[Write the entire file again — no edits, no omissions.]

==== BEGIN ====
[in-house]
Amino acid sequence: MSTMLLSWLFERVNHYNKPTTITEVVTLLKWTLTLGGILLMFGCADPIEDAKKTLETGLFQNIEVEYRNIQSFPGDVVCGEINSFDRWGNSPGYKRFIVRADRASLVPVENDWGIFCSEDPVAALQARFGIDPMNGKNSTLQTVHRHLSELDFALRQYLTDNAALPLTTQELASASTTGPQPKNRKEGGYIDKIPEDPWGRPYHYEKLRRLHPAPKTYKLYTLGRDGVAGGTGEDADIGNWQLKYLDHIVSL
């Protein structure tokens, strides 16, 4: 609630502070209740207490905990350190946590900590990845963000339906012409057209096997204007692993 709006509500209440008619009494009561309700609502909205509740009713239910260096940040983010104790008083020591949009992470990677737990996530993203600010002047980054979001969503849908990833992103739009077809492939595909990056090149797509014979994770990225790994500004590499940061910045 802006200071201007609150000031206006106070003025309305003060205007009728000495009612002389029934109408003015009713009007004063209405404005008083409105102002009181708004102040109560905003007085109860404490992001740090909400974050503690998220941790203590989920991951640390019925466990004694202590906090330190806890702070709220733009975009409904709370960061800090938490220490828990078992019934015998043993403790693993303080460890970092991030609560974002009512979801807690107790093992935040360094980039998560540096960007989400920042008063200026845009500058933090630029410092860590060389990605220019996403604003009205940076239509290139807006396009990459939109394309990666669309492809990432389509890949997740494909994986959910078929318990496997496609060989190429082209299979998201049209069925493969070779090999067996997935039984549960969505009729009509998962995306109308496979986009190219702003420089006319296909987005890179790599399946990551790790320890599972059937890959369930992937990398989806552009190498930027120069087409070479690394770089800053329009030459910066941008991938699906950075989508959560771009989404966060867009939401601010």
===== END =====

[in-house]
Amino acid sequence: MSTMLLSWLFERVNHYNKPTTITEVVTLLKWTLTLGGILLMFGCADPIEDAKKTLETGLFQNIEVEYRNIQSFPGDVVCGEINSFDRWGNSPGYKRFIVRADRASLVPVENDWGIFCSEDPVAALQARFGIDPMNGKNSTLQTVHRHLSELDFALRQYLTDNAALPLTTQELASASTTGPQPKNRKEGGYIDKIPEDPWGRPYHYEKLRRLHPAPKTYKLYTLGRDGVAGGTGEDADIGNWQLKYLDHIVSL
């Protein structure tokens, strides 16, 4: 609630502070209740207490905990350190946590900590990845963000339906012409057209096997204007692993 709006509500209440008619009494009561309700609502909205509740009713239910260096940040983010104790008083020591949009992470990677737990996530993203600010002047980054979001969503849908990833992103739009077809492939595909990056090149797509014979994770990225790994500004590499940061910045 802006200071201007609150000031206006106070003025309305003060205007009728000495009612002389029934109408003015009713009007004063209405404005008083409105102002009181708004102040109560905003007085109860404490992001740090909400974050503690998220941790203590989920991951640390019925466990004694202590906090330190806890702070709220733009975009409904709370960061800090938490220490828990078992019934015998043993403790693993303080460890970092991030609560974002009512979801807690107790093992935040360094980039998560540096960007989400920042008063200026845009500058933090630029410092860590060389990605220019996403604003009205940076239509290139807006396009990459939109394309990666669309492809990432389509890949997740494909994986959910078929318990496997496609060989190429082209299979998201049209069925493969070779090999067996997935039984549960969505009729009509998962995306109308496979986009190219702003420089006319296909987005890179790599399946990551790790320890599972059937890959369930992937990398989806552009190498930027120069087409070479690394770089800053329009030459910066941008991938699906950075989508959560771009989404966060867009939401601010």